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Kesennuma, My Place of Retreat

By: Eve Paliza

Let me tell you about a place which I still consider my second home.

It’s Kesennuma, a small fishing village in Miyagi Prefecture located in the Tohoku region of northern Japan. Now, you might ask “why does she consider a place in my country her second home?”

My mother is married to a Japanese national, and he hails from Ofunato. He is a fisherman by profession so he moved to Kesennuma. How he and my mother met is another story though and I would like to focus instead on my memories of the place.

Kesennuma is the place where I had many wonderful experiences! It is where I experienced my first snowfall. Looking back, as the snowflakes fell on the palm of my hand I gasped! And with my eyes wide-open, I stared at it like an excited child after opening a present. I enjoyed catching the drops one after another; it felt like I was in a totally serene place with surroundings enveloped in white. What an awesome sight!

I recalled waking up to freezing temperatures, wrapped in a thick blanket like a haramaki and enjoyed the perfect scenery from our apato’s window. Huge pine trees and the mountains were covered in snow while steam emanated from chimneys. Oh, I also love hearing the bells signaling noon and dusk from the City hall.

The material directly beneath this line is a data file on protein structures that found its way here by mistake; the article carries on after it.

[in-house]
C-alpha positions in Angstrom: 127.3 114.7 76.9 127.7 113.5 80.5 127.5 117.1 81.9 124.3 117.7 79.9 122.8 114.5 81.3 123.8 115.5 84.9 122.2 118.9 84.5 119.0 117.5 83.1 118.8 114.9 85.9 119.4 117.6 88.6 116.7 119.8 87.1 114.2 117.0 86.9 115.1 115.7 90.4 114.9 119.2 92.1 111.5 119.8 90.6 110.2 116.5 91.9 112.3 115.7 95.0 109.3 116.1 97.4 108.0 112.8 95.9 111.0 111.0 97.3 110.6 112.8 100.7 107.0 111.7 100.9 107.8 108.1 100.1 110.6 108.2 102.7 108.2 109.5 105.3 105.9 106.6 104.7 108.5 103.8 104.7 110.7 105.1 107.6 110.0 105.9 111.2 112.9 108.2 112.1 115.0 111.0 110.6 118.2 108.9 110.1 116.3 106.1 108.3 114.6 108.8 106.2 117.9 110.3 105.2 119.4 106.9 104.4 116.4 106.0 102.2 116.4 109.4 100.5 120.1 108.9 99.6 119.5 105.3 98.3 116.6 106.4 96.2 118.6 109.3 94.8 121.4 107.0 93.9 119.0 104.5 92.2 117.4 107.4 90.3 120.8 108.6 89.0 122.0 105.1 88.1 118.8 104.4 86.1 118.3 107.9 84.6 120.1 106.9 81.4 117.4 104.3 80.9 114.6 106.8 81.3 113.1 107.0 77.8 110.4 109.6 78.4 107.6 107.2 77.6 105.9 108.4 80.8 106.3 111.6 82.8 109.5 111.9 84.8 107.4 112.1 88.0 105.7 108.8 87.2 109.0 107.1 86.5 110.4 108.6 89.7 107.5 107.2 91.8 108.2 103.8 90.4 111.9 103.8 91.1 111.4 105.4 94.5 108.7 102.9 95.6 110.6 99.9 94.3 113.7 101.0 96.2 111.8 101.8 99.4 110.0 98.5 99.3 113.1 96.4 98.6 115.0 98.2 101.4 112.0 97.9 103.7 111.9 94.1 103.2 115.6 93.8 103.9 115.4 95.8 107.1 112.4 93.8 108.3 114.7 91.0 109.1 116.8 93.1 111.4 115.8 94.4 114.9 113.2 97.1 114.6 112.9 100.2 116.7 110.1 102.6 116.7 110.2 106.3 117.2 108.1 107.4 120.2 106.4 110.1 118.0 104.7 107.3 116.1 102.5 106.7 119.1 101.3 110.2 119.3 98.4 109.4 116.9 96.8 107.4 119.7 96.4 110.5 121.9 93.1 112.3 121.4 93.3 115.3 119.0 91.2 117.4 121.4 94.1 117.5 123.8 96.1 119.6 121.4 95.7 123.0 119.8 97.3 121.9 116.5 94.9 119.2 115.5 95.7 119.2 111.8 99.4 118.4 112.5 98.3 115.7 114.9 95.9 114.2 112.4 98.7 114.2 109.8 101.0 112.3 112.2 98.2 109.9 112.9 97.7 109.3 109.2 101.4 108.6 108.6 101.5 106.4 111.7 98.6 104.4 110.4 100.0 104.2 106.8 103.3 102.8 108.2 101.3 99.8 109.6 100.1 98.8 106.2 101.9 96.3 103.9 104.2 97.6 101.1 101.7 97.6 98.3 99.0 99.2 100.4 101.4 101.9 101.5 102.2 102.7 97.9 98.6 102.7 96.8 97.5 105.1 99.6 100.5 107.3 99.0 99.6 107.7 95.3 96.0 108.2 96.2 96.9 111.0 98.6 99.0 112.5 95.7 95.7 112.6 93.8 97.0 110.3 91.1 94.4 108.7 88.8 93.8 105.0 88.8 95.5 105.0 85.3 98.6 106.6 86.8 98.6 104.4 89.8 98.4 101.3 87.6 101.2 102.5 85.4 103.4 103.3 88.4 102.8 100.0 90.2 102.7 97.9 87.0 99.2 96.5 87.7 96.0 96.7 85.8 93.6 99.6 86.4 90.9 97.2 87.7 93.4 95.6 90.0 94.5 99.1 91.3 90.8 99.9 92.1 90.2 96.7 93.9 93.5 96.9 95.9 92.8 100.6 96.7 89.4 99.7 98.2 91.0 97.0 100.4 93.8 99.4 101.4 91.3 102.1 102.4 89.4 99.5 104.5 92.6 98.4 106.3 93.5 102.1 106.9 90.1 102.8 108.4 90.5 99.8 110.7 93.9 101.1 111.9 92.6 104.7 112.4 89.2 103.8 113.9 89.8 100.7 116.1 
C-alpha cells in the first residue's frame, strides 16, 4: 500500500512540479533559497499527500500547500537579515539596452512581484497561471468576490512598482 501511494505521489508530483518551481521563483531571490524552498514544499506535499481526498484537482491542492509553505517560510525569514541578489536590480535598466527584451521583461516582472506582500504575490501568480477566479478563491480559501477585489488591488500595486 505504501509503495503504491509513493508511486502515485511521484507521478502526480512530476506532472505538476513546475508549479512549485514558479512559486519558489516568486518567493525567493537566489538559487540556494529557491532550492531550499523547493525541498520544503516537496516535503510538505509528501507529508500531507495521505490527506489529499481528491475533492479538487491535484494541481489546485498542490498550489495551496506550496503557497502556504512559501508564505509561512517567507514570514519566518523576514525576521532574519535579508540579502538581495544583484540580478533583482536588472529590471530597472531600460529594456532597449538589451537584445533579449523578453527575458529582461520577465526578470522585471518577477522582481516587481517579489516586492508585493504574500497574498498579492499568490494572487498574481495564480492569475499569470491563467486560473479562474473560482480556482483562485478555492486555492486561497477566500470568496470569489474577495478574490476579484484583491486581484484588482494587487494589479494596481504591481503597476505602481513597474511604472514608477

Most of the people work in the fishing industry and it seemed like everyone knows one another. I was surprised to see almost everyone I meet on the streets bowing and saying to each other “Ohayou gozaimasu!” Some even tried to start a conversation! “Kyo wa samui desu ne?”

In awe, I saw housewives pedaling their bikes on their way to supermarkets while their babies were carried on their back, and young children going to school on their own. Even old people surprisingly carried wooden baskets with fruits, product of their labor.

I could go on and on about why I immediately fell in love with this place. But if you are going to ask me to describe Kessenuma in one word, I will say “natsukashii”.

As this year marks the sixth anniversary of the March 11, 2011 Tohoku earthquake, I pray for the friends and family that I left in Kesennuma. Just like the Filipinos, the Japanese are also known for their resilience. I am glad to know that rebuilding efforts are in progress. I am sure that in the near future my beloved town will be back to its old shape; perhaps, better.

Truly, having been born and raised in an urban jungle called Manila, Kesennuma, a sleepy town is like a place of retreat for me.


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